A RECENT landmark judgement in California involving a school groundsman successfully suing a major chemical company for causing his terminal cancer has reignited the global debate about pesticides.
The California case concerned one of the best known pesticides on the market called Roundup, produced by Monsanto which has global sales of over $1.4bn (£1.06bn) and is familiar to most gardeners and local authorities.
The jury found in favour of the plaintiff and awarded exemplary damages of $280m (£212m). Up to 8,000 further actions are pending and Monsanto’s (now Bayer) share price has been hit.
Following the case, dozens of local UK councils are reviewing their own use of glyphosate based products like Roundup and some multiples are considering its removal from their shelves.
Last year the EU parliament narrowly voted to re-licence glyphosate for only five years instead of 15 years requested.
This was after a 1.3 million Europe-wide petition was received to ban glyphosate and a report from the World Health Organisation in 2015 claimed that it was ‘probably carcinogenic’.
Pesticide users would testify that it does what it says on the container – namely, it kills weeds and pests.
The problem is that it also kills, directly and indirectly, other living things as well including wild flowers, invertebrates, amphibians, fish and the animals such as birds and mammals that feed on them, including humans.
Pesticides run off into aquifers and so contaminate water supplies, costing water companies tens of millions of pounds to remove it.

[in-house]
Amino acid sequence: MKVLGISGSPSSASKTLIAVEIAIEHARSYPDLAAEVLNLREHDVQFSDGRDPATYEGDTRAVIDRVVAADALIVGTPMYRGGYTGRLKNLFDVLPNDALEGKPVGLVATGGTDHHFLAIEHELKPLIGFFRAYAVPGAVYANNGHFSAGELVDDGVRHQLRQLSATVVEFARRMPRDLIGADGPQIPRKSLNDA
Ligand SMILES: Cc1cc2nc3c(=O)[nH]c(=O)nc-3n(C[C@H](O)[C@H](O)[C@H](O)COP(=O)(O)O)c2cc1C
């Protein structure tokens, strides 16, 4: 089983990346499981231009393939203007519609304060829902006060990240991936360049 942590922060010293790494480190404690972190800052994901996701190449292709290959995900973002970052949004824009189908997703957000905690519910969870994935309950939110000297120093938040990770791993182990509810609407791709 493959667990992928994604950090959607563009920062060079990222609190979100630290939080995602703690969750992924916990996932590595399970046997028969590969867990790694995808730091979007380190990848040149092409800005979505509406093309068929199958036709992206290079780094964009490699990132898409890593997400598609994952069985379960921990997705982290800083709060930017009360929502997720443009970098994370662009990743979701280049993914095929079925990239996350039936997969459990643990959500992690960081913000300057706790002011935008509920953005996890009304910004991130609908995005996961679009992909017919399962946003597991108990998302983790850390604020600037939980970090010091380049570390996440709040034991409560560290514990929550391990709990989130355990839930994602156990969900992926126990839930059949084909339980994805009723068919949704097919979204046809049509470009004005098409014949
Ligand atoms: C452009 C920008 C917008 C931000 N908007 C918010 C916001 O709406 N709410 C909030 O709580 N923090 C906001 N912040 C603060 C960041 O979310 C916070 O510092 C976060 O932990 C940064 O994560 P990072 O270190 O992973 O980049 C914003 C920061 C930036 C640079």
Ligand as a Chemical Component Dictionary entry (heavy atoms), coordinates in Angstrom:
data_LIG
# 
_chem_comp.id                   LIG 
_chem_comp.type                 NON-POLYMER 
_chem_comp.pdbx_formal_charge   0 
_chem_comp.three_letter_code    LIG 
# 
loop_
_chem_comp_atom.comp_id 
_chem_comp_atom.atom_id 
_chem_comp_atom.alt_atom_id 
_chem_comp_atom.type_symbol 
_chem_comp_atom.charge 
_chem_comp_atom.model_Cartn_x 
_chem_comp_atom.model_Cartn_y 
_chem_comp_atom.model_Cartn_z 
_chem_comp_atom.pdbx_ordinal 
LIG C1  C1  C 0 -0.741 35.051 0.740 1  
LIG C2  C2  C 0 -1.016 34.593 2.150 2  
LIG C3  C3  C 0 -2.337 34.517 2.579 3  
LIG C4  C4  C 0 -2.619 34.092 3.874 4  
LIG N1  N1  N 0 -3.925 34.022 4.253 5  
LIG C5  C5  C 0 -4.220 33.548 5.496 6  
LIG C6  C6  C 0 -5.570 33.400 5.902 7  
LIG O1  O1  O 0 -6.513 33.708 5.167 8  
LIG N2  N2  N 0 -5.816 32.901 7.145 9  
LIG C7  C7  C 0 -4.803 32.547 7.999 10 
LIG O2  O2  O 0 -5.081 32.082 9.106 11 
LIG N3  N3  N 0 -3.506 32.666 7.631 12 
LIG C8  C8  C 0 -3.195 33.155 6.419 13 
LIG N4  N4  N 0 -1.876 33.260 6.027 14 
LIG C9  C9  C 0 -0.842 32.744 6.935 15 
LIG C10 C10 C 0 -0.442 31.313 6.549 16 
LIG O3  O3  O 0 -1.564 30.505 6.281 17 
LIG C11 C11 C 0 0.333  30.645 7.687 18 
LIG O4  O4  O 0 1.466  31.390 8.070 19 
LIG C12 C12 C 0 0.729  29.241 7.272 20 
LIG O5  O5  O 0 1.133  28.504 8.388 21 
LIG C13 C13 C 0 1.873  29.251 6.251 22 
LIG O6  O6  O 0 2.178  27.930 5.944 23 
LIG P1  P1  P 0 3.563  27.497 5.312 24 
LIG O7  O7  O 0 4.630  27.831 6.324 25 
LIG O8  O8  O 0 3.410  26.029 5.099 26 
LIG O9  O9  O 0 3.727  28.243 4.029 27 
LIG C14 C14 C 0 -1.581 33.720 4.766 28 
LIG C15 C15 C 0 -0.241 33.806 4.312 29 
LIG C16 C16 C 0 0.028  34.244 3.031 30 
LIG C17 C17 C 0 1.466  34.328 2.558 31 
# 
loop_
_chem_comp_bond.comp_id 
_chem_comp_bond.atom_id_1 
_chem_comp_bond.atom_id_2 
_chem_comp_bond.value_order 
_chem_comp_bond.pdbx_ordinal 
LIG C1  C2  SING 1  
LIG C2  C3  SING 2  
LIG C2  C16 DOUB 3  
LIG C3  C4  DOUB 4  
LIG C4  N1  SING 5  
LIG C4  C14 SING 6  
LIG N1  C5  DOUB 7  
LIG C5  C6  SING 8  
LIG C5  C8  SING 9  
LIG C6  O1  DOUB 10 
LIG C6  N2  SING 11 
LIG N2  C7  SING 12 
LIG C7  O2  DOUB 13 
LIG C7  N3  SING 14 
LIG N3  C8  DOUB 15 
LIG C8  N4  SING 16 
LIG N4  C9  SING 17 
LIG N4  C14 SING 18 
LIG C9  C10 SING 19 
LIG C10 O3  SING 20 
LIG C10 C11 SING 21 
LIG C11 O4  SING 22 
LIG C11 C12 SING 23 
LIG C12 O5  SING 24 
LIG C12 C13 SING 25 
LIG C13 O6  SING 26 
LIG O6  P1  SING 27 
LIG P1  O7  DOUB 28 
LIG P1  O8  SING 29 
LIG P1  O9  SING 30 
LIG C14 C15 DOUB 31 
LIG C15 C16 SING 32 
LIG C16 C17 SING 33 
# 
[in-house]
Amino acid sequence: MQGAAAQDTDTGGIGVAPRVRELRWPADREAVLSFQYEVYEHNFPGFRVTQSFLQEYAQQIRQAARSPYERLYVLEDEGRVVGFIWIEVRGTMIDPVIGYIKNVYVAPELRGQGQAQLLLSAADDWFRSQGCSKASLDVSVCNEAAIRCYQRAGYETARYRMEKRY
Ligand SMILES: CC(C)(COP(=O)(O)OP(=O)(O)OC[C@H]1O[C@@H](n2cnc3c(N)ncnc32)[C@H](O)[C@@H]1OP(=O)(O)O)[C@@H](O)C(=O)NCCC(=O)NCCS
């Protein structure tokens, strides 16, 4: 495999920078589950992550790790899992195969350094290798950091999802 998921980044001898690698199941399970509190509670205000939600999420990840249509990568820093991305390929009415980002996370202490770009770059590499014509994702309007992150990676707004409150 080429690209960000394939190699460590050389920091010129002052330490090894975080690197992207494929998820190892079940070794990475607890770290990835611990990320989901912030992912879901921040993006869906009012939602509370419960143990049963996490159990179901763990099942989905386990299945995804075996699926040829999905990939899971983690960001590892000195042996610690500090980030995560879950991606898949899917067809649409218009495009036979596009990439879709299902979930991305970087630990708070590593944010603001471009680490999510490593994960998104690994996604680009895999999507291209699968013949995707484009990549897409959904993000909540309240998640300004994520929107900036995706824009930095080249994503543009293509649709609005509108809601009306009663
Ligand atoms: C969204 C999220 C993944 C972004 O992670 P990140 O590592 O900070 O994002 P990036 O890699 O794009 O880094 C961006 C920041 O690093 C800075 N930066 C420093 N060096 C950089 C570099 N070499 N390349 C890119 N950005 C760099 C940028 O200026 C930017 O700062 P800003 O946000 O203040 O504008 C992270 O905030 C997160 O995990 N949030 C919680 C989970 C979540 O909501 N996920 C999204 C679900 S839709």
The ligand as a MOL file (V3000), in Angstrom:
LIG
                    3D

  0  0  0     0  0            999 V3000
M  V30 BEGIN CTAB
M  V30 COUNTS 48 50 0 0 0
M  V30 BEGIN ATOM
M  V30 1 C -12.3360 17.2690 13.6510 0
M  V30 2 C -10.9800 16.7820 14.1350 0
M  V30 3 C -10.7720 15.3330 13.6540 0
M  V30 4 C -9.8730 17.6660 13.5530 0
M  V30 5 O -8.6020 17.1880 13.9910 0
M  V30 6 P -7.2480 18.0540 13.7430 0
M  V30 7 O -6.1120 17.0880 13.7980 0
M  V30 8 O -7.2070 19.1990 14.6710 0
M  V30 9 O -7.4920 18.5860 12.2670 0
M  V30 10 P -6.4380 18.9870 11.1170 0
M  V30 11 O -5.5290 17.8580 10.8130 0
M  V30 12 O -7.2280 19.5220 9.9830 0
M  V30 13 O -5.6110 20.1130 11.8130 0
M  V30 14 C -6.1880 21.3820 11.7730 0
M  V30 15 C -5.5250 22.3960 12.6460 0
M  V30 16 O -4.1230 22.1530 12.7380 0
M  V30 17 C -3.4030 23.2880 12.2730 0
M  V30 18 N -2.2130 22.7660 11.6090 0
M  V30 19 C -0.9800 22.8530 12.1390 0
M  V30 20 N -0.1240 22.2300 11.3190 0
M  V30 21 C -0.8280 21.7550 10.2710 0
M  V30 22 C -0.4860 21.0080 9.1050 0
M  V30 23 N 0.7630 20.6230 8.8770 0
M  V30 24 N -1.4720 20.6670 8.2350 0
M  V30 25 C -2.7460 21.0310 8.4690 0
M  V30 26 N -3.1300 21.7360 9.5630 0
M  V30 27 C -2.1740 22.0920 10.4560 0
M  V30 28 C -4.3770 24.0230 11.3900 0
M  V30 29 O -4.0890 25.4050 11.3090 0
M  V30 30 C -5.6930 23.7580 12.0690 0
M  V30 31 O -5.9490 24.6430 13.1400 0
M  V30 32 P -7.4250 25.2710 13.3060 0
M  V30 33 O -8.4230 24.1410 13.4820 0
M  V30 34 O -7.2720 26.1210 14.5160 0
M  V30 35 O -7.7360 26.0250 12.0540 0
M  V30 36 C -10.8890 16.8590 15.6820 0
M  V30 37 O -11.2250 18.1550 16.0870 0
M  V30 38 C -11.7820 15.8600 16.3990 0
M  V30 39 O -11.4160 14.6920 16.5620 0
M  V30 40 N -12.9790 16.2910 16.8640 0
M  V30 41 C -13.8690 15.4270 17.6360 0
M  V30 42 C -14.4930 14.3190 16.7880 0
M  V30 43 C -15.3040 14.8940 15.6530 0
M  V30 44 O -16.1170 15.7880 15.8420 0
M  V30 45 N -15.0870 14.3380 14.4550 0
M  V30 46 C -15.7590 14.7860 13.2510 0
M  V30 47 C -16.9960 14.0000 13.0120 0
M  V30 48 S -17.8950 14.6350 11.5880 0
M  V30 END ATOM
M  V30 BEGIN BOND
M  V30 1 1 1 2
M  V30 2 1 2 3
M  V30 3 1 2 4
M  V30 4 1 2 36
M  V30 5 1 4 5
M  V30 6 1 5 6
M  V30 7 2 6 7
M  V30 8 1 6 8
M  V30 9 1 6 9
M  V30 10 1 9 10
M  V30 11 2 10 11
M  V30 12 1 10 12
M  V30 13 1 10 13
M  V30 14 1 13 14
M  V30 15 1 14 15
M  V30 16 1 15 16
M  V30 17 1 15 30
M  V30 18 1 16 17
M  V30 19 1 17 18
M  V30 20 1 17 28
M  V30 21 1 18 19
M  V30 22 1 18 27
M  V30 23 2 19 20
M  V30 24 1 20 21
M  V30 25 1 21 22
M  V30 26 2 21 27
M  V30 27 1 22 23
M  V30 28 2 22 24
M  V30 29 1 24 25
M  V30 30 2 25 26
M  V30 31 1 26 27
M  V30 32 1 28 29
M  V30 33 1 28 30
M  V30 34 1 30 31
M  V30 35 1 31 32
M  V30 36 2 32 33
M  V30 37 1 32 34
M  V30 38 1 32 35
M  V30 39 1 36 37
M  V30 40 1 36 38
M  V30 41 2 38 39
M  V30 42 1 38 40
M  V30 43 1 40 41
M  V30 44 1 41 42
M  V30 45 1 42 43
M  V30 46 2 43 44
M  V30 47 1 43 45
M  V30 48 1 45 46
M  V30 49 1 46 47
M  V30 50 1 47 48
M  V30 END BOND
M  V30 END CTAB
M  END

Now new regimes adopted by some councils are helping the recovery of pollinating insects to offset the loss of 95 per cent of the UK’s wildflower meadows and almost half of its farmland birds.
Public concern is rising as a poll by the campaign group, Pesticide Action Network (PAN), shows almost 70 per cent of the public want their schools, parks and playgrounds and other open spaces to remain pesticide-free.
The benefits are obvious: improved health for council employees, reduced exposure to the public, improved habitats for wildlife and less spent on chemicals by councils.
And there are alternatives such as hi foam systems, mulching and mechanical extraction and high pressure water jets, diluted acetic acid (vinegar) and other solutions.
Fifty Pesticide-Free Town campaigns are running in the UK while some countries and cities abroad have stopped using pesticides years ago.
Some councils, including Hampshire County Council, are reviewing their use of Roundup while others have banned it.
The message is clear – if you want to help nature recover, don’t use pesticides.